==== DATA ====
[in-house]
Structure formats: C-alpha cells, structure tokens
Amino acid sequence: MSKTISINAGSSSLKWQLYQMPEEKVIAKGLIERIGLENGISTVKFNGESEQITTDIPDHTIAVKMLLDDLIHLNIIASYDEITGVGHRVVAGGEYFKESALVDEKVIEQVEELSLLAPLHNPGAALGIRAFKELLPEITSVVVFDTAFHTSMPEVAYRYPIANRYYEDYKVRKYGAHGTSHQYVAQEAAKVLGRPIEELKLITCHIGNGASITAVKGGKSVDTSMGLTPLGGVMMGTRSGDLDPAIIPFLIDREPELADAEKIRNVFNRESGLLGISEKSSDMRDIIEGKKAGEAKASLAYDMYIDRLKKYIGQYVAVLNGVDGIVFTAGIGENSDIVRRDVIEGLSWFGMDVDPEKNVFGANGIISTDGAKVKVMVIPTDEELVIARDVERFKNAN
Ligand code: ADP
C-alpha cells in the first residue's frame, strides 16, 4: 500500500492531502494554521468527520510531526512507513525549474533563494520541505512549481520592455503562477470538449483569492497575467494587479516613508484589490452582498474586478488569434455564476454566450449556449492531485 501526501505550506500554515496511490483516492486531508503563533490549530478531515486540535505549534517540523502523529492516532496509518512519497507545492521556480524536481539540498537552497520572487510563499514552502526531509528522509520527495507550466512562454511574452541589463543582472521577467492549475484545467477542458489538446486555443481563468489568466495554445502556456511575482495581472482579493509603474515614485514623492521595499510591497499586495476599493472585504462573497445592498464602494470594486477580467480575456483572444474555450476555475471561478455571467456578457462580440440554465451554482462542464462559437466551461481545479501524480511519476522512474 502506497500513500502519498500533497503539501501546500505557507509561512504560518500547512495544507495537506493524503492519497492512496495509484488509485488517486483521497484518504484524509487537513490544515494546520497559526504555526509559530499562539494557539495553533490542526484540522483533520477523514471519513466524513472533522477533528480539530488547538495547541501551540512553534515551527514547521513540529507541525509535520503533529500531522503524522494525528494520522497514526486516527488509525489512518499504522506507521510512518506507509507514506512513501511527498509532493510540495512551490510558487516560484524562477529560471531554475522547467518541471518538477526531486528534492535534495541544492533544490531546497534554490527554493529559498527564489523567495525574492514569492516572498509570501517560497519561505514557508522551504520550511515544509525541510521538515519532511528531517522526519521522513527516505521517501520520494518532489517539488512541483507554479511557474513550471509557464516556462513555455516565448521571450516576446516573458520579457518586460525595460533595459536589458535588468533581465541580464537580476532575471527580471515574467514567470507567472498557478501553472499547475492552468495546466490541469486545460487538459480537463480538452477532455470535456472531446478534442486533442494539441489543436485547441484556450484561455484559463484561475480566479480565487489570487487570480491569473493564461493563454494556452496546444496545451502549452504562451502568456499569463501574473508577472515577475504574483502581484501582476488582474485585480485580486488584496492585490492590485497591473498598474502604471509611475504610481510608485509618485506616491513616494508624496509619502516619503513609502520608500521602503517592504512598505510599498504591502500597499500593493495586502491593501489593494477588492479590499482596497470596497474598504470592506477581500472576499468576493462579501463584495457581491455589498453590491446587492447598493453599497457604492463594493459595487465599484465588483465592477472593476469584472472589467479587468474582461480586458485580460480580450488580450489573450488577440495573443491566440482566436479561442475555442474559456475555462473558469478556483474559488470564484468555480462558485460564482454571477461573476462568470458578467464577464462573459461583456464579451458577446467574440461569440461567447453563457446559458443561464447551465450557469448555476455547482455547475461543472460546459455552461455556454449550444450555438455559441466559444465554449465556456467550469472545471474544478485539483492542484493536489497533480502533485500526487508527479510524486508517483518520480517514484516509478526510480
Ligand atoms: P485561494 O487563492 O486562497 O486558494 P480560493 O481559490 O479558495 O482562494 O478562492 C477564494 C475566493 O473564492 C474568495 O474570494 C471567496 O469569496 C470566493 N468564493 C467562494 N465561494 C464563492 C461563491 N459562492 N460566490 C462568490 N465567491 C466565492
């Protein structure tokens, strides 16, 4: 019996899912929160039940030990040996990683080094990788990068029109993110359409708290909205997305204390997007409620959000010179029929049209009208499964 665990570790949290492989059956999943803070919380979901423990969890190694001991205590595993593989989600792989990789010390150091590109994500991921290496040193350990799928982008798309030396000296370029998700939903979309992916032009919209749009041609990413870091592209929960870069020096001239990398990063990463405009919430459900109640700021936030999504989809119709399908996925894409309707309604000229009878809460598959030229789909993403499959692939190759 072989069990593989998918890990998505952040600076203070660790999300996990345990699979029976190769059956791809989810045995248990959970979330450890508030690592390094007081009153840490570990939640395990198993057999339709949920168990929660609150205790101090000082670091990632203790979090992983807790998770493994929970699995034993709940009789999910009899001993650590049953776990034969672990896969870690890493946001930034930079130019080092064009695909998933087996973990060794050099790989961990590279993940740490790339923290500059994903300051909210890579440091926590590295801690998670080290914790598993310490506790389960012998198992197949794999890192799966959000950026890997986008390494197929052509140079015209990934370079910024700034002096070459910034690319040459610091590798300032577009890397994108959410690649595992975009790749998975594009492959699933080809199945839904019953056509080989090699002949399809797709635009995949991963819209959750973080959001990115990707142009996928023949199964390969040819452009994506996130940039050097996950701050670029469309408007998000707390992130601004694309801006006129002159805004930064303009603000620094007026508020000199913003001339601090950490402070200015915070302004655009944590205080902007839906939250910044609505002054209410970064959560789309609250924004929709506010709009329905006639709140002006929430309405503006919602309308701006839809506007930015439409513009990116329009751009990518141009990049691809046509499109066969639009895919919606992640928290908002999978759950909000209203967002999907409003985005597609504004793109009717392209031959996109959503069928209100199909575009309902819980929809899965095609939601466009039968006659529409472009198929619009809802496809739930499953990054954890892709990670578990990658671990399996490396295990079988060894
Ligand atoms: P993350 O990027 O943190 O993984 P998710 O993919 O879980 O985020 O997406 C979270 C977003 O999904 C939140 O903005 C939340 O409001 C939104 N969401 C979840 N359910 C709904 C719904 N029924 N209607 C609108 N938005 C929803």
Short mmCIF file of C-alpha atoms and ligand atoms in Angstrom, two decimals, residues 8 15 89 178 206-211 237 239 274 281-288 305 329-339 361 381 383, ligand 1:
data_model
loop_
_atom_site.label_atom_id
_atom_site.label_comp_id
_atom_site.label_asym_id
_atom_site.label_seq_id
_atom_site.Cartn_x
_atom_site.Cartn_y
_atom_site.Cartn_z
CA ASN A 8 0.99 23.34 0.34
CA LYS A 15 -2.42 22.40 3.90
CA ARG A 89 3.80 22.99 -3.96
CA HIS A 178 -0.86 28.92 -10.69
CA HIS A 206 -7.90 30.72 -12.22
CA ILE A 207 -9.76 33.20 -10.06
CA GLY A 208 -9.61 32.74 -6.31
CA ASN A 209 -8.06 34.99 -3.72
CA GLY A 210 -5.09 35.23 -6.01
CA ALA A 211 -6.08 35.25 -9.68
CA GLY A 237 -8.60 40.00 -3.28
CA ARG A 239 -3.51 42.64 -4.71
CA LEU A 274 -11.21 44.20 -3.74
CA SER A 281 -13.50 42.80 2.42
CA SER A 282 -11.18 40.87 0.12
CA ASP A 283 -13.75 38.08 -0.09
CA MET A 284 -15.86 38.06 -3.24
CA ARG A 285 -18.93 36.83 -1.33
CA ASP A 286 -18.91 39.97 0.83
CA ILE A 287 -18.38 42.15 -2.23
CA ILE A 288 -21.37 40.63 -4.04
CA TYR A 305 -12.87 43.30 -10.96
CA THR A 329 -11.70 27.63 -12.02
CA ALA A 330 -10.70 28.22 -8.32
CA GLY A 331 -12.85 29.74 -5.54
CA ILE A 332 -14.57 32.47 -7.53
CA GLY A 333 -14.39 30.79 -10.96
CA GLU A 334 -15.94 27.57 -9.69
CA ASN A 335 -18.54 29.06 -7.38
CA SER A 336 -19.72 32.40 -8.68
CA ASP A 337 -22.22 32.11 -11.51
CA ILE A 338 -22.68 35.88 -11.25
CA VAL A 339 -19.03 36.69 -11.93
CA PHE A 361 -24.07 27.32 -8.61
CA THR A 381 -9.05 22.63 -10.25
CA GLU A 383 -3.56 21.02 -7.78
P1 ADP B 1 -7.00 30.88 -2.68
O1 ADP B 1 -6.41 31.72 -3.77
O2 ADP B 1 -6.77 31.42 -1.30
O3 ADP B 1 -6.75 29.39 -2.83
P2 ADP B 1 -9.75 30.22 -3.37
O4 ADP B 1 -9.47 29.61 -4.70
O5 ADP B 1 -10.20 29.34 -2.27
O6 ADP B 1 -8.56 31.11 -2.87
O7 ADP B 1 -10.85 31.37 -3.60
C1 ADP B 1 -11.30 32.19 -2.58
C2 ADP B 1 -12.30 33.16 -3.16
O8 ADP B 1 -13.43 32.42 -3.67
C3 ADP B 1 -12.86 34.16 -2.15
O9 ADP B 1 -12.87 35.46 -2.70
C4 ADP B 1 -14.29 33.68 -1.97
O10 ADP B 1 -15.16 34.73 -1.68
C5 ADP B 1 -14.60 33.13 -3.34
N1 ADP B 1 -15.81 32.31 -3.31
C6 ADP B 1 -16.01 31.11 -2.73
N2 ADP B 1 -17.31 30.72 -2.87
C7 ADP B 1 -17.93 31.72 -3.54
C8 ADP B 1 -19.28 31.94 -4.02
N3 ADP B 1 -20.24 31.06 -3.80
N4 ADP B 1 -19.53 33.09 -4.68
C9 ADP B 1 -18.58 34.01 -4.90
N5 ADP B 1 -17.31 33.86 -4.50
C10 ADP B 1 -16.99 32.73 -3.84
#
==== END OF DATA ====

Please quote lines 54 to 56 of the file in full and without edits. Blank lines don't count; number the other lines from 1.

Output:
CA GLU A 383 -3.56 21.02 -7.78
P1 ADP B 1 -7.00 30.88 -2.68
O1 ADP B 1 -6.41 31.72 -3.77